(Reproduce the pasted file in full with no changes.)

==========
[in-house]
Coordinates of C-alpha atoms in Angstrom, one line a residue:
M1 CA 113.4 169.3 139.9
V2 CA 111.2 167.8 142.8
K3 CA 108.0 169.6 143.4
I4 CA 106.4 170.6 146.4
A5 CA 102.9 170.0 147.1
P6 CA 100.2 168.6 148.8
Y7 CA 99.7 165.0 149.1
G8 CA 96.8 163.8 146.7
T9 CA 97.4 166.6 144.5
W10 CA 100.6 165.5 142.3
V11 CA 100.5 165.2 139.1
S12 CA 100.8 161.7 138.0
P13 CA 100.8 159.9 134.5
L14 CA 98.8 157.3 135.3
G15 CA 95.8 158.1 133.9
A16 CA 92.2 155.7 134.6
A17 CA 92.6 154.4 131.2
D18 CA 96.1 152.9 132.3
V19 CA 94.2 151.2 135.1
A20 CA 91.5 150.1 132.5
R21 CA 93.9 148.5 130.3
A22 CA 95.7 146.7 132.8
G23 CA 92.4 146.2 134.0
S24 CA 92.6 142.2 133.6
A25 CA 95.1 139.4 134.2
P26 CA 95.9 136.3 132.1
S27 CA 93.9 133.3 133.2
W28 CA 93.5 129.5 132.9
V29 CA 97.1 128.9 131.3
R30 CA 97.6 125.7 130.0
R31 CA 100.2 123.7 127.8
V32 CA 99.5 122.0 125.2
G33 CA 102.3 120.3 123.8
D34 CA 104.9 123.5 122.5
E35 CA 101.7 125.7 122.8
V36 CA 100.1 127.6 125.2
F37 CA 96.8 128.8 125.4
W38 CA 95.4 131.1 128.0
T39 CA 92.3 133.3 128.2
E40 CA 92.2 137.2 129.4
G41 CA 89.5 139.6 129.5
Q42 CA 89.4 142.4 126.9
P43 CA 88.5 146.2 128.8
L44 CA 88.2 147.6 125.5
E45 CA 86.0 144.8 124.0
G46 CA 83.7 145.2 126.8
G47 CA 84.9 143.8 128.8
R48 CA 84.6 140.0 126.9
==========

[in-house]
Coordinates of C-alpha atoms in Angstrom, one line a residue:
M1 CA 113.4 169.3 139.9
V2 CA 111.2 167.8 142.8
K3 CA 108.0 169.6 143.4
I4 CA 106.4 170.6 146.4
A5 CA 102.9 170.0 147.1
P6 CA 100.2 168.6 148.8
Y7 CA 99.7 165.0 149.1
G8 CA 96.8 163.8 146.7
T9 CA 97.4 166.6 144.5
W10 CA 100.6 165.5 142.3
V11 CA 100.5 165.2 139.1
S12 CA 100.8 161.7 138.0
P13 CA 100.8 159.9 134.5
L14 CA 98.8 157.3 135.3
G15 CA 95.8 158.1 133.9
A16 CA 92.2 155.7 134.6
A17 CA 92.6 154.4 131.2
D18 CA 96.1 152.9 132.3
V19 CA 94.2 151.2 135.1
A20 CA 91.5 150.1 132.5
R21 CA 93.9 148.5 130.3
A22 CA 95.7 146.7 132.8
G23 CA 92.4 146.2 134.0
S24 CA 92.6 142.2 133.6
A25 CA 95.1 139.4 134.2
P26 CA 95.9 136.3 132.1
S27 CA 93.9 133.3 133.2
W28 CA 93.5 129.5 132.9
V29 CA 97.1 128.9 131.3
R30 CA 97.6 125.7 130.0
R31 CA 100.2 123.7 127.8
V32 CA 99.5 122.0 125.2
G33 CA 102.3 120.3 123.8
D34 CA 104.9 123.5 122.5
E35 CA 101.7 125.7 122.8
V36 CA 100.1 127.6 125.2
F37 CA 96.8 128.8 125.4
W38 CA 95.4 131.1 128.0
T39 CA 92.3 133.3 128.2
E40 CA 92.2 137.2 129.4
G41 CA 89.5 139.6 129.5
Q42 CA 89.4 142.4 126.9
P43 CA 88.5 146.2 128.8
L44 CA 88.2 147.6 125.5
E45 CA 86.0 144.8 124.0
G46 CA 83.7 145.2 126.8
G47 CA 84.9 143.8 128.8
R48 CA 84.6 140.0 126.9